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The Beautiful Fury of Wonder Woman Historia: The Amazons

The Beautiful Fury of Wonder Woman Historia: The Amazons

By Kelly Knox Monday, December 6th, 2021

You’ve never seen the Amazons’ story like this.

I thought I knew everything there was to know about the Amazons of Themyscira—they were women slain by violent men in their first lives and reborn as magnificent fighters by the will of goddesses. But that’s just the beginning of the story.

Want to know the rest, like I did? That’s where the celebrated creative team of Kelly Sue DeConnick and Phil Jimenez come in with DC Black Label’s Wonder Woman Historia: The Amazons #1. (If you’ve experienced their incredible work before, you know you can stop reading right now and just pick up the book immediately.) To be clear, this isn’t a story of sunshine and carefree days on Paradise Island. This is a stunning retelling of the Amazons’ origins for the ages.

Wonder Woman Historia: The Amazons is a three-book DC Black Label series that shows us the first days of the Amazons like nothing before it. Spanning thousands of years, the book begins with the righteous rage of the goddesses and the passion of its pages never lets up from there.

Hestia. Artemis. Demeter. Hecate. Aphrodite. Athena. Hera. Their names are familiar and comforting, but you’ve never seen these mythological figures like this. Hera isn’t merely a jealous wife, as some of the stories of old would have you believe. The Goddess of Women, gifted with foresight, sees all and knows all. After witnessing the unending pain inflicted on woman after woman at the hands of men, the wife of Zeus burns with a fury brighter than any sun.  

Hera takes the grievances of thousands of women and the injustices of thousands of years to her husband and the gods of Olympus. The other goddesses stand at her side as she says plainly, “We have had enough of men.”

Zeus and the gods dismiss them with condescension. In the depths of Hades, at the Well of the Lost, the goddesses put their own plan into motion—one that will ultimately rock the very heavens themselves. As these powerful women create the Amazons from the souls of those lost to violence and massacre, their gifts are stunning in their generosity and power.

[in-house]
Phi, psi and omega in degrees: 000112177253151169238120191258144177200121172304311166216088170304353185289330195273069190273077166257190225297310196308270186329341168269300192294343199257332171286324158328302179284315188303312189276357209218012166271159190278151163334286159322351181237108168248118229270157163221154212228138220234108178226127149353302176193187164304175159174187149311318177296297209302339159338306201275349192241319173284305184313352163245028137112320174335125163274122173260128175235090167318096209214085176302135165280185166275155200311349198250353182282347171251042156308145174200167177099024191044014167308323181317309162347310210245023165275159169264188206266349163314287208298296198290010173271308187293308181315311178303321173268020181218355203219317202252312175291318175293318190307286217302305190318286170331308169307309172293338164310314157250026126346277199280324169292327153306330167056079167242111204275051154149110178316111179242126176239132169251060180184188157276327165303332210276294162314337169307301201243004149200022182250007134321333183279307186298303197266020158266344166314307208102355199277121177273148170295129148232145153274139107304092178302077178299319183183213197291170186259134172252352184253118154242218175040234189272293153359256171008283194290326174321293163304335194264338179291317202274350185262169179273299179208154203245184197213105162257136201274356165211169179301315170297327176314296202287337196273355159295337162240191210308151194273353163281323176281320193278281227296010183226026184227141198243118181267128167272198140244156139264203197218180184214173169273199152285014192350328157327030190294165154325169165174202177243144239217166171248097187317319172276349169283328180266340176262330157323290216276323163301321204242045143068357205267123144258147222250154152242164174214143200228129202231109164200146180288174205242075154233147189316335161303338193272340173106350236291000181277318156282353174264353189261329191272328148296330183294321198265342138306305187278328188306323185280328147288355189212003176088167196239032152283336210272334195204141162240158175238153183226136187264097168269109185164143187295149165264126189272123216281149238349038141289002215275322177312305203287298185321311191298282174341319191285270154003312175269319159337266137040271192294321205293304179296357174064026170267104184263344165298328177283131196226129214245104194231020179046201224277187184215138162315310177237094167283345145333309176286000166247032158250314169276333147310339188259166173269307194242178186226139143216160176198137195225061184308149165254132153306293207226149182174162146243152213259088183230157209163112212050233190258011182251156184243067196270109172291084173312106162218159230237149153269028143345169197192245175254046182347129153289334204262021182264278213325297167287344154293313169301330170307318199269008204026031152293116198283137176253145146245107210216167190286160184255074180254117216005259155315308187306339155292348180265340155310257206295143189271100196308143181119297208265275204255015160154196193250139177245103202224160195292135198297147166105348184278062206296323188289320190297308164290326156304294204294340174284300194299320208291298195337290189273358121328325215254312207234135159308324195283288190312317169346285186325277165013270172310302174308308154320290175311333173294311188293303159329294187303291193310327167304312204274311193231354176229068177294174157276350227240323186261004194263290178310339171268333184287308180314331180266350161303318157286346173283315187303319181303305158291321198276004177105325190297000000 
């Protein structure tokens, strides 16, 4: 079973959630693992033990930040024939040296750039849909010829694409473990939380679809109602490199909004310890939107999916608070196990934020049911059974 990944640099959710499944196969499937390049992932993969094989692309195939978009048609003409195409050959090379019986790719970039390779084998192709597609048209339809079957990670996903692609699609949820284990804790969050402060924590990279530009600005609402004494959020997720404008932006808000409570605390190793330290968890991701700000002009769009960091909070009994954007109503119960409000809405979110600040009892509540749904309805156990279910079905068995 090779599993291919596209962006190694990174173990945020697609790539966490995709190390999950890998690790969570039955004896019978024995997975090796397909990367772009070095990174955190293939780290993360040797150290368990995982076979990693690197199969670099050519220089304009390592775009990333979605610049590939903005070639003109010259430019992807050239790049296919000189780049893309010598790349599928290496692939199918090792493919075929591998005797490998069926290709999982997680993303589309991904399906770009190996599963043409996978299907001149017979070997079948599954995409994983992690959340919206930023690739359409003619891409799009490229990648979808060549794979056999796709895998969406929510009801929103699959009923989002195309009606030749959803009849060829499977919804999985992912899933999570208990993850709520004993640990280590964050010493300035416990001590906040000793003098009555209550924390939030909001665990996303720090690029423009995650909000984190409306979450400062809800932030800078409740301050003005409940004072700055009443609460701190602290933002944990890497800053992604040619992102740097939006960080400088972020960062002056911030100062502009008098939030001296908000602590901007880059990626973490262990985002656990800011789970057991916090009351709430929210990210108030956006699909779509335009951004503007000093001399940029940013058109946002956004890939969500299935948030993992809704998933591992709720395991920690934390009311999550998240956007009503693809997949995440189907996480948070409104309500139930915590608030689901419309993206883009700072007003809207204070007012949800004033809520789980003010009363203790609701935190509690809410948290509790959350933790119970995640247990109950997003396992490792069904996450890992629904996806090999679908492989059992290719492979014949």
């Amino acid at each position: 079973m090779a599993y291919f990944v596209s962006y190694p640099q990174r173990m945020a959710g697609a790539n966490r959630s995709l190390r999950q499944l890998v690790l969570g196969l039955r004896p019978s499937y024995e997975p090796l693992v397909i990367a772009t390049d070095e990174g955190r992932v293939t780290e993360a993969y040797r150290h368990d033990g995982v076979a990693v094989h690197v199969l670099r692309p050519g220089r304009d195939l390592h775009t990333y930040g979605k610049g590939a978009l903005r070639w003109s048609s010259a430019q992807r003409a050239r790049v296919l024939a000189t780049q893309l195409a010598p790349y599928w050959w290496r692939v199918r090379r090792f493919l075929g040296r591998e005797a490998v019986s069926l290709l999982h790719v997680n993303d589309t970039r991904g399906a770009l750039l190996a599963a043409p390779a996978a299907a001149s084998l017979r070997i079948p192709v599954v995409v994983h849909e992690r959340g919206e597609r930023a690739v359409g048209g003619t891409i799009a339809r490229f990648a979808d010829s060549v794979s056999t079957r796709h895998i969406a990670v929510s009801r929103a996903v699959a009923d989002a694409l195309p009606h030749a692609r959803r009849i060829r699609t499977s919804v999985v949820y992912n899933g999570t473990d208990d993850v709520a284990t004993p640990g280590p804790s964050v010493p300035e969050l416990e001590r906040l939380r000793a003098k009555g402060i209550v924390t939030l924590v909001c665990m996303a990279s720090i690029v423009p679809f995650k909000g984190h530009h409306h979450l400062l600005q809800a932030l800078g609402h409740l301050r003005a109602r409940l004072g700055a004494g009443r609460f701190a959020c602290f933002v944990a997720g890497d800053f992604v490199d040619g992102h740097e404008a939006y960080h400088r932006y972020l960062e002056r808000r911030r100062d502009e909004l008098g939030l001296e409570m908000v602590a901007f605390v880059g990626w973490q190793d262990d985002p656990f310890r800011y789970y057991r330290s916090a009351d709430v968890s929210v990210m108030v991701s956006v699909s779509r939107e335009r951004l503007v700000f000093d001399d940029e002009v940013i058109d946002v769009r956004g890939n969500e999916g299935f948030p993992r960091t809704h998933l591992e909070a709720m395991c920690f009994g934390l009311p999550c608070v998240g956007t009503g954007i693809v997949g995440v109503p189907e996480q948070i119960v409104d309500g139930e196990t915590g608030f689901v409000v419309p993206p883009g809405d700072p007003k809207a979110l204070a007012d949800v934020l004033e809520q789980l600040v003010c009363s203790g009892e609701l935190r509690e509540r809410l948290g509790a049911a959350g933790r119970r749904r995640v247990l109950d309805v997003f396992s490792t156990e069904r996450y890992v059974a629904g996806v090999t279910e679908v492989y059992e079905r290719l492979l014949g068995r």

The first Amazons are as unique as the goddesses who create them. Their names can be found in both books of myths and comics: Penthesilea, Io, Pythia and Antiope. Each goddess, except Hera, calls forth a tribe of five. These first Amazons aren’t “warrior women”—they are warriors. As the book comes to a close, we meet Hippolyta and the fateful decision she makes that will eventually lead her path to cross with theirs.

Wonder Woman Historia: The Amazons is a book of contrasts, with beauty and anger, power and powerlessness, death and rebirth. It emphasizes just how incredible it is that the DC Universe’s greatest champion of peace was descended from ferocious wrath and an earth-shattering war. Wonder Woman could have been an unyielding force of vengeance in the world, but instead she embodies love and justice. How the Amazons’ violent journey culminated in her creation is a story that DeConnick and Jimenez (as well as future artists Gene Ha and Nicola Scott) are telling with an unflinching honesty. Wonder Woman Historia is a gorgeous read, but it’s not an easy one. It’s bloody and bleak at times, another stark contrast with Jimenez’ lovely art in the book. 

And I do mean lovely. Colors bloom across every page like creeping vines of jewel-toned flowers. Each panel is a feast for the eyes. The goddesses come to life in wonderfully detailed artwork that you could spend days poring over and never be tired of. (I know because that’s what I did.)

Wonder Woman Historia: The Amazons #1 is now available and is a must-own for DC fans and certainly Wonder Woman fans worldwide. Best of all, it’s only just beginning. We have two more installments that promise to collectively assemble the story of the Amazons of Themyscira in its entirety for the first time. If you’re like me, once you see them in these pages, you’ll never think of them as simply “warrior women” again.


Kelly Knox writes about all-ages comics and animation for DCComics.com and her writing can also be seen on IGN, Nerdist and more. Follow her on Twitter at @kelly_knox to talk superheroes, comics and pop culture.

NOTE: The views and opinions expressed in this feature are solely those of Kelly Knox and do not necessarily reflect those of DC Entertainment or Warner Bros.